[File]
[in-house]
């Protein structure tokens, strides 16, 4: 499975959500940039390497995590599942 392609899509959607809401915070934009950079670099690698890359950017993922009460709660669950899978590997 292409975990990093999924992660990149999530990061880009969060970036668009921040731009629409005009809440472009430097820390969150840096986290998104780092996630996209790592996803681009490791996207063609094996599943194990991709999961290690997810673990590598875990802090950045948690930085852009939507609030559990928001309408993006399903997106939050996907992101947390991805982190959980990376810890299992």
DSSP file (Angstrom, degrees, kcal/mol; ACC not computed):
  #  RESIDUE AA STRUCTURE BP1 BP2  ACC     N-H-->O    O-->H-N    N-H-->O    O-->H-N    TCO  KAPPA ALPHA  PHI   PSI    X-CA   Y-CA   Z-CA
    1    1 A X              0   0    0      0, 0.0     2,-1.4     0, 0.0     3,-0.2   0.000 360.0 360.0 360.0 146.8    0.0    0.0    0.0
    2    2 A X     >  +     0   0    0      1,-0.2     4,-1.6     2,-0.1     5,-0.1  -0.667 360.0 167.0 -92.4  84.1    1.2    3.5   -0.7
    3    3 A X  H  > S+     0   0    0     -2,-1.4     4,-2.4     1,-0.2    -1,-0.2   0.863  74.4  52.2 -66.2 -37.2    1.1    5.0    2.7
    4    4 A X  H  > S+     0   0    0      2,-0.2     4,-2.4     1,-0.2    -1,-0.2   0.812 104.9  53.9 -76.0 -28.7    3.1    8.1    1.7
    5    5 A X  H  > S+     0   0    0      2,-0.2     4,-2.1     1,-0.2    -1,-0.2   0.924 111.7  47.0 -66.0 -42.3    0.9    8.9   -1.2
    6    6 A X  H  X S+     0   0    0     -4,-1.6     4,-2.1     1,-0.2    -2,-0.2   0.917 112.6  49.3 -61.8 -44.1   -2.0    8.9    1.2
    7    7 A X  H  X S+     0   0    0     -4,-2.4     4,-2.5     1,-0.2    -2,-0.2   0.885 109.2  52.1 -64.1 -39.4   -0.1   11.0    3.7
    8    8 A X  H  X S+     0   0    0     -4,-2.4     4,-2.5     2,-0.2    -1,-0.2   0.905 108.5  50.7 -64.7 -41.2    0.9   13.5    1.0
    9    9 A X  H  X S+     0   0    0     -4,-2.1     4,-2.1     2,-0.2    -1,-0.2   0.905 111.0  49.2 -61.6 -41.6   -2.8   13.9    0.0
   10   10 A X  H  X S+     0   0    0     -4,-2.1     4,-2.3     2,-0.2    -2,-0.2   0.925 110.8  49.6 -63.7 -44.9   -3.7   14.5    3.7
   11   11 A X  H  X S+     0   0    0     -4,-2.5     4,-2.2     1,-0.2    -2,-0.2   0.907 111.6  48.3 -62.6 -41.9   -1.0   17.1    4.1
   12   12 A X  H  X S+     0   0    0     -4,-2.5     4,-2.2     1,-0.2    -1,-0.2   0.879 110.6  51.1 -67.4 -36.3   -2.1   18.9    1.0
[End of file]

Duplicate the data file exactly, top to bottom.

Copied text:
[in-house]
């Protein structure tokens, strides 16, 4: 499975959500940039390497995590599942 392609899509959607809401915070934009950079670099690698890359950017993922009460709660669950899978590997 292409975990990093999924992660990149999530990061880009969060970036668009921040731009629409005009809440472009430097820390969150840096986290998104780092996630996209790592996803681009490791996207063609094996599943194990991709999961290690997810673990590598875990802090950045948690930085852009939507609030559990928001309408993006399903997106939050996907992101947390991805982190959980990376810890299992």
DSSP file (Angstrom, degrees, kcal/mol; ACC not computed):
  #  RESIDUE AA STRUCTURE BP1 BP2  ACC     N-H-->O    O-->H-N    N-H-->O    O-->H-N    TCO  KAPPA ALPHA  PHI   PSI    X-CA   Y-CA   Z-CA
    1    1 A X              0   0    0      0, 0.0     2,-1.4     0, 0.0     3,-0.2   0.000 360.0 360.0 360.0 146.8    0.0    0.0    0.0
    2    2 A X     >  +     0   0    0      1,-0.2     4,-1.6     2,-0.1     5,-0.1  -0.667 360.0 167.0 -92.4  84.1    1.2    3.5   -0.7
    3    3 A X  H  > S+     0   0    0     -2,-1.4     4,-2.4     1,-0.2    -1,-0.2   0.863  74.4  52.2 -66.2 -37.2    1.1    5.0    2.7
    4    4 A X  H  > S+     0   0    0      2,-0.2     4,-2.4     1,-0.2    -1,-0.2   0.812 104.9  53.9 -76.0 -28.7    3.1    8.1    1.7
    5    5 A X  H  > S+     0   0    0      2,-0.2     4,-2.1     1,-0.2    -1,-0.2   0.924 111.7  47.0 -66.0 -42.3    0.9    8.9   -1.2
    6    6 A X  H  X S+     0   0    0     -4,-1.6     4,-2.1     1,-0.2    -2,-0.2   0.917 112.6  49.3 -61.8 -44.1   -2.0    8.9    1.2
    7    7 A X  H  X S+     0   0    0     -4,-2.4     4,-2.5     1,-0.2    -2,-0.2   0.885 109.2  52.1 -64.1 -39.4   -0.1   11.0    3.7
    8    8 A X  H  X S+     0   0    0     -4,-2.4     4,-2.5     2,-0.2    -1,-0.2   0.905 108.5  50.7 -64.7 -41.2    0.9   13.5    1.0
    9    9 A X  H  X S+     0   0    0     -4,-2.1     4,-2.1     2,-0.2    -1,-0.2   0.905 111.0  49.2 -61.6 -41.6   -2.8   13.9    0.0
   10   10 A X  H  X S+     0   0    0     -4,-2.1     4,-2.3     2,-0.2    -2,-0.2   0.925 110.8  49.6 -63.7 -44.9   -3.7   14.5    3.7
   11   11 A X  H  X S+     0   0    0     -4,-2.5     4,-2.2     1,-0.2    -2,-0.2   0.907 111.6  48.3 -62.6 -41.9   -1.0   17.1    4.1
   12   12 A X  H  X S+     0   0    0     -4,-2.5     4,-2.2     1,-0.2    -1,-0.2   0.879 110.6  51.1 -67.4 -36.3   -2.1   18.9    1.0